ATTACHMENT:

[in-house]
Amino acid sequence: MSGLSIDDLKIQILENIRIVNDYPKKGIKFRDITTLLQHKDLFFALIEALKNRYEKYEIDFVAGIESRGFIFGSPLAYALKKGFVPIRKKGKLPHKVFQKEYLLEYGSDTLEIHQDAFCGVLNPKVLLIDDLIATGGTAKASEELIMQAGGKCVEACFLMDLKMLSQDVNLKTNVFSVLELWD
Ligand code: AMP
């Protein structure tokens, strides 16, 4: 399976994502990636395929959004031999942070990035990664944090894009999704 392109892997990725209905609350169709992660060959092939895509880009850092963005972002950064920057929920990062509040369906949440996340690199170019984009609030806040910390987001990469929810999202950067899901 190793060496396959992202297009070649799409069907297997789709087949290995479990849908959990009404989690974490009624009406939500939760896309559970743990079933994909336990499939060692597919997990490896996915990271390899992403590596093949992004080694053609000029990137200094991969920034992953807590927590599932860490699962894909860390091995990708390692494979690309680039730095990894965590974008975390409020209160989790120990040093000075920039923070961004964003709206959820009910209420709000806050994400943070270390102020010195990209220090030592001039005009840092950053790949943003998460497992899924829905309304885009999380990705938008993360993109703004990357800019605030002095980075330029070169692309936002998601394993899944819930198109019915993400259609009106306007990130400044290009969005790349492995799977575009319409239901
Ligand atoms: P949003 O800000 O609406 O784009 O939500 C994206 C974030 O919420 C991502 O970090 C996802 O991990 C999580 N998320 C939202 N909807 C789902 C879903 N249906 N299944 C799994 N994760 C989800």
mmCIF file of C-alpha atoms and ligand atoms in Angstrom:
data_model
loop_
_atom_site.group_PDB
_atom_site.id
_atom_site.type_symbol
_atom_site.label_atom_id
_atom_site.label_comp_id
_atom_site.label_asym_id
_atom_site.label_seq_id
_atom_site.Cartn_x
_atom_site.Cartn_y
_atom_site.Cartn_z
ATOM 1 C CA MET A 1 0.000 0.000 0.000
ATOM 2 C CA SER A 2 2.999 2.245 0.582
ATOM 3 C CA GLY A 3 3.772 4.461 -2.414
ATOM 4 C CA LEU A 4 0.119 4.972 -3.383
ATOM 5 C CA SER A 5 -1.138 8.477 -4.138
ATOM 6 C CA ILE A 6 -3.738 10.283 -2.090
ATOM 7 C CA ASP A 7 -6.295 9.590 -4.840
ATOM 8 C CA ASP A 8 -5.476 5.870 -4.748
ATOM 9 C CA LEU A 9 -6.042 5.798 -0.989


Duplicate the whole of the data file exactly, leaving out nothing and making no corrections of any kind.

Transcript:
[in-house]
Amino acid sequence: MSGLSIDDLKIQILENIRIVNDYPKKGIKFRDITTLLQHKDLFFALIEALKNRYEKYEIDFVAGIESRGFIFGSPLAYALKKGFVPIRKKGKLPHKVFQKEYLLEYGSDTLEIHQDAFCGVLNPKVLLIDDLIATGGTAKASEELIMQAGGKCVEACFLMDLKMLSQDVNLKTNVFSVLELWD
Ligand code: AMP
């Protein structure tokens, strides 16, 4: 399976994502990636395929959004031999942070990035990664944090894009999704 392109892997990725209905609350169709992660060959092939895509880009850092963005972002950064920057929920990062509040369906949440996340690199170019984009609030806040910390987001990469929810999202950067899901 190793060496396959992202297009070649799409069907297997789709087949290995479990849908959990009404989690974490009624009406939500939760896309559970743990079933994909336990499939060692597919997990490896996915990271390899992403590596093949992004080694053609000029990137200094991969920034992953807590927590599932860490699962894909860390091995990708390692494979690309680039730095990894965590974008975390409020209160989790120990040093000075920039923070961004964003709206959820009910209420709000806050994400943070270390102020010195990209220090030592001039005009840092950053790949943003998460497992899924829905309304885009999380990705938008993360993109703004990357800019605030002095980075330029070169692309936002998601394993899944819930198109019915993400259609009106306007990130400044290009969005790349492995799977575009319409239901
Ligand atoms: P949003 O800000 O609406 O784009 O939500 C994206 C974030 O919420 C991502 O970090 C996802 O991990 C999580 N998320 C939202 N909807 C789902 C879903 N249906 N299944 C799994 N994760 C989800």
mmCIF file of C-alpha atoms and ligand atoms in Angstrom:
data_model
loop_
_atom_site.group_PDB
_atom_site.id
_atom_site.type_symbol
_atom_site.label_atom_id
_atom_site.label_comp_id
_atom_site.label_asym_id
_atom_site.label_seq_id
_atom_site.Cartn_x
_atom_site.Cartn_y
_atom_site.Cartn_z
ATOM 1 C CA MET A 1 0.000 0.000 0.000
ATOM 2 C CA SER A 2 2.999 2.245 0.582
ATOM 3 C CA GLY A 3 3.772 4.461 -2.414
ATOM 4 C CA LEU A 4 0.119 4.972 -3.383
ATOM 5 C CA SER A 5 -1.138 8.477 -4.138
ATOM 6 C CA ILE A 6 -3.738 10.283 -2.090
ATOM 7 C CA ASP A 7 -6.295 9.590 -4.840
ATOM 8 C CA ASP A 8 -5.476 5.870 -4.748
ATOM 9 C CA LEU A 9 -6.042 5.798 -0.989